[SciPy-dev] doc question: special.orthogonal.p_roots and co
Tue Dec 8 08:47:16 CST 2009
On Tue, Dec 8, 2009 at 9:11 AM, Ralf Gommers
> On Mon, Dec 7, 2009 at 5:43 AM, <email@example.com> wrote:
>> On Sun, Dec 6, 2009 at 3:59 PM, Ralf Gommers
>> <firstname.lastname@example.org> wrote:
>> > On Sun, Dec 6, 2009 at 5:46 PM, <email@example.com> wrote:
>> >> I was looking for the Legendre points and weights for Gaussian
>> >> quadrature.
>> >> In the source of integrate.quadrature, I found the use of
>> >> special.orthogonal.p_roots
>> >> It is not in my (oldish) htmlhelp
>> >> p_roots and co are not links in
>> >> http://docs.scipy.org/scipy/docs/scipy.special.orthogonal/
>> >> on the doc page for them, they show up as
>> >> Note: This docstring is obsolete; the corresponding object is no
>> >> longer present in SVN.
>> >> http://docs.scipy.org/scipy/docs/scipy.special.orthogonal.p_roots/
>> >> in trunk they are still available:
>> >> http://projects.scipy.org/scipy/browser/trunk/scipy/special/orthogonal.py#L602
>> >> Is this a documentation bug, or are there some changes that I didn't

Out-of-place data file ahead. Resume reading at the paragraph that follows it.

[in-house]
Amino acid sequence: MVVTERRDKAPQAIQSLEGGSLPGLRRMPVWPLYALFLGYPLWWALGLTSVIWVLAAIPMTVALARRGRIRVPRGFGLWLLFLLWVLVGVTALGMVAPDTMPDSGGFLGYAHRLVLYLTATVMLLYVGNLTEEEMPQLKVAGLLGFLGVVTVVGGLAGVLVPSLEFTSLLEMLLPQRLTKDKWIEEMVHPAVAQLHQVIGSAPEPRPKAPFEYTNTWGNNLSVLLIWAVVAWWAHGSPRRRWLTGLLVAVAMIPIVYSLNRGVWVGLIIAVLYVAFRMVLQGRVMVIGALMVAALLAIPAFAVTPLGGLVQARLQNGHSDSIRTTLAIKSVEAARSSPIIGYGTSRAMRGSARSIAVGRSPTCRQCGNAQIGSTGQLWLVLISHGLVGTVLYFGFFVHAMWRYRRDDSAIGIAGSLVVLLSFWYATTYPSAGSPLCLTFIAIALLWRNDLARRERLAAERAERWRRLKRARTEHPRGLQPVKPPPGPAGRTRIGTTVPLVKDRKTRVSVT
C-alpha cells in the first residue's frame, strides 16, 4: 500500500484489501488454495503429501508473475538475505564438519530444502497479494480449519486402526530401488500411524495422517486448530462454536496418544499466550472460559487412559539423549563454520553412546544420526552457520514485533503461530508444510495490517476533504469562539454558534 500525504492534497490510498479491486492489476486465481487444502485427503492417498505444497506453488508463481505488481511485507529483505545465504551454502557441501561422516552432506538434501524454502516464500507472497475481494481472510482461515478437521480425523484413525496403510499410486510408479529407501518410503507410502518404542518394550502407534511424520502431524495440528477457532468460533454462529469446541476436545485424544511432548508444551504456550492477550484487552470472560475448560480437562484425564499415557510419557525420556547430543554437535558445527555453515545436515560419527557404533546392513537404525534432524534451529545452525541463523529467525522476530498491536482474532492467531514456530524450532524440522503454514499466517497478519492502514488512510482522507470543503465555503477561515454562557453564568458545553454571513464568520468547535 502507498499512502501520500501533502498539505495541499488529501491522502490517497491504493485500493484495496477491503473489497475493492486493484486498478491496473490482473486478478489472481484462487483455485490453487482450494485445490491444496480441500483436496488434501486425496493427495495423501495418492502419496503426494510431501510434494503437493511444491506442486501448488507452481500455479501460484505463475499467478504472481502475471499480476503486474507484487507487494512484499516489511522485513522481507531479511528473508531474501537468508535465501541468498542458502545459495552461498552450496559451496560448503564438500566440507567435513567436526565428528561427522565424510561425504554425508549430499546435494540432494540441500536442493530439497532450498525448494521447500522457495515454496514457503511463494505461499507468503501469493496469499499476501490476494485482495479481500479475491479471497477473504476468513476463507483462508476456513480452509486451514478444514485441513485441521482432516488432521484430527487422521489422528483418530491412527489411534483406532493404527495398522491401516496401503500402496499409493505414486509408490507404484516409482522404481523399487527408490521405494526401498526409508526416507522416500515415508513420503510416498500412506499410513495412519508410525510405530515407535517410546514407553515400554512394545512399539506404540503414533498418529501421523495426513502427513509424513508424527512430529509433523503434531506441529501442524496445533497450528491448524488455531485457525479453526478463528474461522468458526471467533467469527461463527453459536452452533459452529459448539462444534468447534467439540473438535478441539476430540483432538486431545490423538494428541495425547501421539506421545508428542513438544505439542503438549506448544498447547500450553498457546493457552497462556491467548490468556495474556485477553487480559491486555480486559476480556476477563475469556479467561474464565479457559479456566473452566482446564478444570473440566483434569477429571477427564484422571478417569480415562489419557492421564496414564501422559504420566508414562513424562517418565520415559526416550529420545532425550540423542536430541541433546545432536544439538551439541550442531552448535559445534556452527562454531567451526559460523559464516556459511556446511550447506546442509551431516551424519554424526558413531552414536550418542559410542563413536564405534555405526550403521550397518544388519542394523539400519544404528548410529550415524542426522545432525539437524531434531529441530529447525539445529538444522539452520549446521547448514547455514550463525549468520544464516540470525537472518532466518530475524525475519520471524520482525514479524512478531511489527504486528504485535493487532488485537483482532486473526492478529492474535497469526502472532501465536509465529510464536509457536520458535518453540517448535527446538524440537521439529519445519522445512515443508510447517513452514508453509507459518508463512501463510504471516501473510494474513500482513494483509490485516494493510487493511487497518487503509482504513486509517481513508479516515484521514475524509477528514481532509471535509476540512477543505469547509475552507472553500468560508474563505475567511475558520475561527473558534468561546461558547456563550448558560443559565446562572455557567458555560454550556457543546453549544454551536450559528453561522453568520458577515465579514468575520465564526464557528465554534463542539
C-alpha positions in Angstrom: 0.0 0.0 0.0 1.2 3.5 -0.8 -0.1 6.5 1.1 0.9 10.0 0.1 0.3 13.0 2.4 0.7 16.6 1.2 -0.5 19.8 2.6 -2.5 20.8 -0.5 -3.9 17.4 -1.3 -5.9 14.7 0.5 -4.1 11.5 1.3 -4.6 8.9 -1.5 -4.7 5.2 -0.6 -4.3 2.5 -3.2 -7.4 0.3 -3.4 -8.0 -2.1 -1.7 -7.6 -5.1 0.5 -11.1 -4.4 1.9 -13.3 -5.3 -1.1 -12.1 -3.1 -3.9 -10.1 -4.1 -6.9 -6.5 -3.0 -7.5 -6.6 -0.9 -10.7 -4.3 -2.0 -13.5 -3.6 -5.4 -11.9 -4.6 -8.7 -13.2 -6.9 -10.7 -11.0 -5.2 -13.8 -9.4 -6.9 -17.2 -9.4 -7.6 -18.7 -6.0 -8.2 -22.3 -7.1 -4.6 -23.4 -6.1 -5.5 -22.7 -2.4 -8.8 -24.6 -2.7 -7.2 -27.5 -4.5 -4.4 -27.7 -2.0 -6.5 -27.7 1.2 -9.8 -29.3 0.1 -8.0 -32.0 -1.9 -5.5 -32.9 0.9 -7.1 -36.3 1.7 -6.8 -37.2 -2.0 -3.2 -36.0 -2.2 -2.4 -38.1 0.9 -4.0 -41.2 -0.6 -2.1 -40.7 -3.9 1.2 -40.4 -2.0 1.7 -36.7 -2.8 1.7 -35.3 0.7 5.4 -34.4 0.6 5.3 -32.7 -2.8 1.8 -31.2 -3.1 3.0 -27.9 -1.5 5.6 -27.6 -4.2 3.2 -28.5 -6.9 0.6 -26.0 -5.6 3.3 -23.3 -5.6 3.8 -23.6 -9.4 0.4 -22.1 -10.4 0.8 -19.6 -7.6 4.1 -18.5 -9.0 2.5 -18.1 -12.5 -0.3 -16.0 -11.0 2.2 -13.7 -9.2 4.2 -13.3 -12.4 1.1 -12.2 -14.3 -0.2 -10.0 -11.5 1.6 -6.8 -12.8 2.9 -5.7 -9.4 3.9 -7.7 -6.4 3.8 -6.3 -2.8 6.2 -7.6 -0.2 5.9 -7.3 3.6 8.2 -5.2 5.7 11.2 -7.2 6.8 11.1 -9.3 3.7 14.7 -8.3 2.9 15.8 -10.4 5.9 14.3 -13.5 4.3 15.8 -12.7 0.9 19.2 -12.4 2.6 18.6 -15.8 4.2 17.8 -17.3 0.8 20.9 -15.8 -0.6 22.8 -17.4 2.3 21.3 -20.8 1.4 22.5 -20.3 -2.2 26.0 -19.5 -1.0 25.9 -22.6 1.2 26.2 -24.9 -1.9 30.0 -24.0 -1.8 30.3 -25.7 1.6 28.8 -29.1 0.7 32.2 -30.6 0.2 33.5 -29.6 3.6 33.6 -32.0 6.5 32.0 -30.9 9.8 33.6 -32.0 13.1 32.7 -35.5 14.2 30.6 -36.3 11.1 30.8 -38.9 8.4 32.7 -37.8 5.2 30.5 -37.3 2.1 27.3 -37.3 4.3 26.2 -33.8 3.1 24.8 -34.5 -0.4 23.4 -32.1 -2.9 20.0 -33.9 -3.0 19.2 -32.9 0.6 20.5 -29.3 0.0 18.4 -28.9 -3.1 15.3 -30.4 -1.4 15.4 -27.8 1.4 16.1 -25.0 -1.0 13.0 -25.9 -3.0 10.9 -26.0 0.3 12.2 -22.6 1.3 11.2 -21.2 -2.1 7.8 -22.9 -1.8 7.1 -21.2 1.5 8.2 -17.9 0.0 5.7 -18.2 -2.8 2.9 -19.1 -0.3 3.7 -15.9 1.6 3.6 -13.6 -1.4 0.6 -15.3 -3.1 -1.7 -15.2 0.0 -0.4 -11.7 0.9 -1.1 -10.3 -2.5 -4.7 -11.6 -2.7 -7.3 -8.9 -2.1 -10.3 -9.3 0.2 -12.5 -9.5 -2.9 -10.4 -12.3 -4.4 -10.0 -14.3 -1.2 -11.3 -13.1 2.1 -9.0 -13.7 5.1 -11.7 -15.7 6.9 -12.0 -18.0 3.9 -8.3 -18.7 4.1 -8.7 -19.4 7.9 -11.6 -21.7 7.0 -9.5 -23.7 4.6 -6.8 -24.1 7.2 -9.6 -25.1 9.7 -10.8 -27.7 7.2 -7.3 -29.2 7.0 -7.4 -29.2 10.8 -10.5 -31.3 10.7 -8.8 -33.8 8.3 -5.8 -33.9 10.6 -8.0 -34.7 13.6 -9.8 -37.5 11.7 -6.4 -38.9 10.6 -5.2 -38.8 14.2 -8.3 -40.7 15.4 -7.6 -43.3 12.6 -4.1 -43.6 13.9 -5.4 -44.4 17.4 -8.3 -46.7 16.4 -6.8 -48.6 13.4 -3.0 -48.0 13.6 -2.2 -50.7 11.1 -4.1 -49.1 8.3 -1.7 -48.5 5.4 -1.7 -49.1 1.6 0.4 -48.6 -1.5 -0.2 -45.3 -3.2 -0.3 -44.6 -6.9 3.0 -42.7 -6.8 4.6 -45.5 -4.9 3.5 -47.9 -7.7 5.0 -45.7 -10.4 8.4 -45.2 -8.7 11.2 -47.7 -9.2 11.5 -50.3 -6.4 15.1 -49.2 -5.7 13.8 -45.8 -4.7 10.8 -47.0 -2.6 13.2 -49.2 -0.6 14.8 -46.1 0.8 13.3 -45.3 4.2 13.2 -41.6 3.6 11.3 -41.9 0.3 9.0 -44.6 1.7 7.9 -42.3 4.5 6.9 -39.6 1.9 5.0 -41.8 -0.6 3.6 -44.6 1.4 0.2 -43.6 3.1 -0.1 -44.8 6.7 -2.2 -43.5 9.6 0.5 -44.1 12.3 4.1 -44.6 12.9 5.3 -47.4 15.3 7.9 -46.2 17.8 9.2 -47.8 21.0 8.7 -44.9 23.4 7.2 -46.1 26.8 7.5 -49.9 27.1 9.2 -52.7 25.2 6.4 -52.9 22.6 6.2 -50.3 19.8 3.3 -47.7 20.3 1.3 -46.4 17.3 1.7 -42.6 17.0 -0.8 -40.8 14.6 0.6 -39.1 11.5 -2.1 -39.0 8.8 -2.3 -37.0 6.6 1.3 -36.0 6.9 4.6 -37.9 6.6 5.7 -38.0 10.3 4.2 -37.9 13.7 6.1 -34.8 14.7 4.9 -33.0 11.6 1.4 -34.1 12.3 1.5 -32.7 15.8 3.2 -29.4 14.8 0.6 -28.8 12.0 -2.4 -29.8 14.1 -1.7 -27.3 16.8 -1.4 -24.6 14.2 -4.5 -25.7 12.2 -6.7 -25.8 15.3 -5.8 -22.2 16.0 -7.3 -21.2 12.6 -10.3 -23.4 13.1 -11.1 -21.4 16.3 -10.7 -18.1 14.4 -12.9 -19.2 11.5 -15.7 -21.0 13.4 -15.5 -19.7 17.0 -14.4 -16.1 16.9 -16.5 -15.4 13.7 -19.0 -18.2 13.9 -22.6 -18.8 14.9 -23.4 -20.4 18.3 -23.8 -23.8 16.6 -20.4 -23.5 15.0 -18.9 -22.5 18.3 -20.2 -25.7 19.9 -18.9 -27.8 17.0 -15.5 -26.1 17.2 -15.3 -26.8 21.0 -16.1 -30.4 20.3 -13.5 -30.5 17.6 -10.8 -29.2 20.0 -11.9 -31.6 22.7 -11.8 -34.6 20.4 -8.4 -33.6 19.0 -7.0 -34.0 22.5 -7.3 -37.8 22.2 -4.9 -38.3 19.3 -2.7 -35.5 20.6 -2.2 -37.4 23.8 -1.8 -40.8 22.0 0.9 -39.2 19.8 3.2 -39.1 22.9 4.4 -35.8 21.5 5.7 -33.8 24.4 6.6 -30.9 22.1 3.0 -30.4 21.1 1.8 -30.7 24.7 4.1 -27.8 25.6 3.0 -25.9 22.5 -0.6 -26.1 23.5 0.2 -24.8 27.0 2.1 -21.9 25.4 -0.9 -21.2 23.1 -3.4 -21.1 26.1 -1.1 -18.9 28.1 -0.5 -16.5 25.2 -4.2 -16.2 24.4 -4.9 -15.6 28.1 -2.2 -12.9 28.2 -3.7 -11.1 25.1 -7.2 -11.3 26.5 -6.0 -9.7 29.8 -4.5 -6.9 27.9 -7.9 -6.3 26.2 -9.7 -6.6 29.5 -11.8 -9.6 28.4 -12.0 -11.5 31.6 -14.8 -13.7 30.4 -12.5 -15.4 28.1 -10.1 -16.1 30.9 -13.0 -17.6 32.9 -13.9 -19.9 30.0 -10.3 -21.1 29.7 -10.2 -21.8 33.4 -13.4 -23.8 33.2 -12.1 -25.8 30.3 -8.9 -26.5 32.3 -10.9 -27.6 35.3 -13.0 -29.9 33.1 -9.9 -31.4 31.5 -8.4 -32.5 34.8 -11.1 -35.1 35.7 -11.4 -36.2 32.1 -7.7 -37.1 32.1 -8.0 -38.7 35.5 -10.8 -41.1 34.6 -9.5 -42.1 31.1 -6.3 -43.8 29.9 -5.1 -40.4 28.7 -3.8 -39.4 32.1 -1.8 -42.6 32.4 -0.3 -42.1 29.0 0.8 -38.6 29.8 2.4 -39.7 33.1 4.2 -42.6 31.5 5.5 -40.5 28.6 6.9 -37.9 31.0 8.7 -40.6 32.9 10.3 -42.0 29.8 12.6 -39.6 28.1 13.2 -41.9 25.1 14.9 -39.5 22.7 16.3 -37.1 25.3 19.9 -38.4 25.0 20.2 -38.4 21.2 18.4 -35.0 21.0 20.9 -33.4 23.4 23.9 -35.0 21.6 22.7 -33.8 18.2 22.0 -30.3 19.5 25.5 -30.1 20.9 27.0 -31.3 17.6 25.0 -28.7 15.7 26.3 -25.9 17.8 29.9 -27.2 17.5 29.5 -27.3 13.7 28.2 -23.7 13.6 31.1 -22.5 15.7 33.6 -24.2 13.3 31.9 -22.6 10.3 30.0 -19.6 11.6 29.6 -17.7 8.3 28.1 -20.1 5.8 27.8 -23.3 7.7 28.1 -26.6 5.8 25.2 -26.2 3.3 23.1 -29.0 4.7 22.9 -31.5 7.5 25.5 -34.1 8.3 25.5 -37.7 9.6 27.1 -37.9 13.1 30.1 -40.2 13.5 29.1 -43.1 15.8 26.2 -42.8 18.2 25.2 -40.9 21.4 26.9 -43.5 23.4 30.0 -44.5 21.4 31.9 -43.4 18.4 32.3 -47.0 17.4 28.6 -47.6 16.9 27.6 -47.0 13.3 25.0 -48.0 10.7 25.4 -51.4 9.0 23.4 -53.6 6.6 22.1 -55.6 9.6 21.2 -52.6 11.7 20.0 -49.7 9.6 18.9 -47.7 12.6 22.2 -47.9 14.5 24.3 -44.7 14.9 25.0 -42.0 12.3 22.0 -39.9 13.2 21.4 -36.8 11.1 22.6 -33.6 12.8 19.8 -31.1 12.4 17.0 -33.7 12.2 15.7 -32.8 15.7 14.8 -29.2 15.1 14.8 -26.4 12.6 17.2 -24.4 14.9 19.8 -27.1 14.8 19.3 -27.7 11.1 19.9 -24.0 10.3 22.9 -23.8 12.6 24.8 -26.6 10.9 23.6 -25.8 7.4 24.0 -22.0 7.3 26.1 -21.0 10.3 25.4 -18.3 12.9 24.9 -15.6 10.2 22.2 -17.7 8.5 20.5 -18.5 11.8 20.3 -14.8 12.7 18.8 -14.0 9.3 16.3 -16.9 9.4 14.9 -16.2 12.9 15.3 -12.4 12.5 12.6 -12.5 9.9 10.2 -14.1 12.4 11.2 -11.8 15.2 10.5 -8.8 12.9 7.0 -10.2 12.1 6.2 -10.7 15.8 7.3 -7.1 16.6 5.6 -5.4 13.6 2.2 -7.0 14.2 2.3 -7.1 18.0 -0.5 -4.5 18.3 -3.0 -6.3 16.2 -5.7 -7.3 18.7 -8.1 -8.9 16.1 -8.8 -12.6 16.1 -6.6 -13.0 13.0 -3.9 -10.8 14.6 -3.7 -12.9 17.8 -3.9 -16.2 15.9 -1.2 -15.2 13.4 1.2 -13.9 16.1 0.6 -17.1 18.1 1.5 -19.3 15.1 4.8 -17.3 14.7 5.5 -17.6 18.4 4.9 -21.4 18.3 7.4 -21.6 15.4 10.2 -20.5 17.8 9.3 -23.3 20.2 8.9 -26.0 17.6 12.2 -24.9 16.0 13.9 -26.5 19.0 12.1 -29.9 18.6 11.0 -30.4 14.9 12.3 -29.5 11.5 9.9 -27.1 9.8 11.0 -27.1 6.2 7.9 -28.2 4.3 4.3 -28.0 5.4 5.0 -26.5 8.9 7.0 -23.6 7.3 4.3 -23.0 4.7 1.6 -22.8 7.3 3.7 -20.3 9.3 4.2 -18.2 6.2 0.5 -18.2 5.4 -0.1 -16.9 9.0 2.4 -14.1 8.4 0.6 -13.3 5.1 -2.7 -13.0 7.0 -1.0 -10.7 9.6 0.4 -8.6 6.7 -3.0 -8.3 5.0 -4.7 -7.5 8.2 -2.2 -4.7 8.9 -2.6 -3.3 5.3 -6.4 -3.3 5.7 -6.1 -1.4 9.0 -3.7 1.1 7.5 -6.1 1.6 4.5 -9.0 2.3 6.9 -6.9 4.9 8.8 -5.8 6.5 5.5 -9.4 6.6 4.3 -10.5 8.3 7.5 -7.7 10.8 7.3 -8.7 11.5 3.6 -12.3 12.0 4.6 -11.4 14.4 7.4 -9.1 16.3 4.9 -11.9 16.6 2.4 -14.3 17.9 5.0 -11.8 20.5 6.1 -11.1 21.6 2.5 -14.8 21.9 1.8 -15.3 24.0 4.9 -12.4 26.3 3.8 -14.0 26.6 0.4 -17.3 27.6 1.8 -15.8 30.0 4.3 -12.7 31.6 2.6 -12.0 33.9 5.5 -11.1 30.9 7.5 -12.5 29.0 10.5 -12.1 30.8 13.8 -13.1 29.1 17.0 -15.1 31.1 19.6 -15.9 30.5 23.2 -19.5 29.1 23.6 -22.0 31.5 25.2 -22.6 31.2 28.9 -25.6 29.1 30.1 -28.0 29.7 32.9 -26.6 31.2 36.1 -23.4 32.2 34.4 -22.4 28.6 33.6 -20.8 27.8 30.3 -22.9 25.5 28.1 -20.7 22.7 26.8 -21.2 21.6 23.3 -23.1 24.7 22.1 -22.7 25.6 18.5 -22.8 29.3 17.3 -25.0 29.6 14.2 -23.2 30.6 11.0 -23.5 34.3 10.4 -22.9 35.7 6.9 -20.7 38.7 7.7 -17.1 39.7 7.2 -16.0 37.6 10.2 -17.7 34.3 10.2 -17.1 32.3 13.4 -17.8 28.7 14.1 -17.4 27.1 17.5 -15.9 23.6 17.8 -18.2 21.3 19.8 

>> >> see?
>> > In rev 6070 Pauli added an __all__ dict to orthogonal.py that does not
>> > include those functions. I think pydocweb only generates pages for
>> > objects
>> > in __all__ if that exists. So it looks like that is the reason.
>> > Should all the xx_roots funcs be in __all__ in your opinion?
>> I would think so, but I just saw them for the first time and found them
>> only because I looked at the source of integrate.quadrature.
> Now that I looked a bit closer, I see that all the xx_roots functions have a
> corresponding new (and I suppose improved) function in orthogonal.py. For
> 'p_roots' this is 'legendre', they seem to return the same thing. So just
> use the latter I think.
> Leaving the xx_roots functions out of __all__ was done on purpose then I
> guess, and those functions are still floating around only because of
> backwards compatibility reasons. The one thing that needs to be done is to
> update the module docstring to reflect that.
I had seen legendre before I went looking for p_roots.
legendre calls p_roots and returns a polynomial, which I don't know how to
I was just looking for weights and points, and p_roots returns exactly
what I saw in other references.
Given that p_roots is used, I assume it is not depreciated, the fact
that these functions are listed in the docs also indicates that they
are not internal private functions.
> SciPy-Dev mailing list
More information about the SciPy-Dev